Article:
You want primes
$$ p = 7 x^2 + 6 xy + 36 y^2 $$
with integers $x,y.$ Notice that such primes are represented by $4 s^2 + 2 st + 7 t^2$ and $7 u^2 + 3 uv + 9 v^2,$ so both $2$ and $3$ are not cubic residues. Here one could just write $s = 3y, t = x,$ for the other $u=x, v = 2y.$

Meanwhile, in $ p = 7 x^2 + 6 xy + 36 y^2 $ we could take $x=1$ and $y = 6k$ to arrive at your $7 + 36 k + 1296 k^2$

```
jagy@phobeusjunior:~/old drive/home/jagy/Cplusplus$ ./primego
Input three coefficients a b c for positive f(x,y)= a x^2 + b x y + c y^2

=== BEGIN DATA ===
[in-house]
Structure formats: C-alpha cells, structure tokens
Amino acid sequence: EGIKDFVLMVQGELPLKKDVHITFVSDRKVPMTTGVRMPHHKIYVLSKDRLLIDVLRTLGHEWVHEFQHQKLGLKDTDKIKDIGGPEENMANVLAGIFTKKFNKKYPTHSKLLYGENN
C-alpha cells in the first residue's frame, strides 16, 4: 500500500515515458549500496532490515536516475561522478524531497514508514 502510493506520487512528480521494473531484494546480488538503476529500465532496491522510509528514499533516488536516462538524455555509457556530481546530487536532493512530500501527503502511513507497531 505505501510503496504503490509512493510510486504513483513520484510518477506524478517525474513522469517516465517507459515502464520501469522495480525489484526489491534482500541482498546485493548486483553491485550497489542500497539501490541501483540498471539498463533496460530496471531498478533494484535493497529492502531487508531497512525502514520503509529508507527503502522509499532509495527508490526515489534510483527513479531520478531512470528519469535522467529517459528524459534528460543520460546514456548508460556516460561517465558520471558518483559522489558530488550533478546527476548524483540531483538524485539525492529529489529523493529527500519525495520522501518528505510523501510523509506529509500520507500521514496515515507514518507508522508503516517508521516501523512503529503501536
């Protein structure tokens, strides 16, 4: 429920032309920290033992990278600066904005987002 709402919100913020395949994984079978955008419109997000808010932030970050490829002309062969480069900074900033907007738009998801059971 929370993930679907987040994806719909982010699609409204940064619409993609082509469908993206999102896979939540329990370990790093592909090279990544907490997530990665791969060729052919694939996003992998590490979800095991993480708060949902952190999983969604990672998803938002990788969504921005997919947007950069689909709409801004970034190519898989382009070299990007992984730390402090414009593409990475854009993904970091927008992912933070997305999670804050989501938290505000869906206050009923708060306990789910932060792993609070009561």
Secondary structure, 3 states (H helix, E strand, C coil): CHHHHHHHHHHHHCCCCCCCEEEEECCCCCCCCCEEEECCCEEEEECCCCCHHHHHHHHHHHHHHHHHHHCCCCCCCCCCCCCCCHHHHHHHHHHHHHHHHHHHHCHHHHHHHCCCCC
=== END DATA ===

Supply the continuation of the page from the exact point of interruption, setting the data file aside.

7 6 36
Discriminant -972
Modulus for arithmetic progressions?
3
Maximum number represented?
3000
7, 37, 139, 163, 181, 241, 313, 337, 349, 379,
409, 421, 541, 571, 607, 631, 751, 859, 877, 937,
1033, 1087, 1123, 1171, 1291, 1297, 1447, 1453, 1483, 1693,
1741, 1747, 2011, 2161, 2239, 2311, 2371, 2473, 2539, 2647,
2677, 2707, 2719, 2857,
```

Bunyakowsky's Conjecture. You will find there isnoone-variable quadratic for which it has been proved that the quadratic takes on infinitely many prime values. $\endgroup$ – Gerry Myerson Mar 26 at 8:55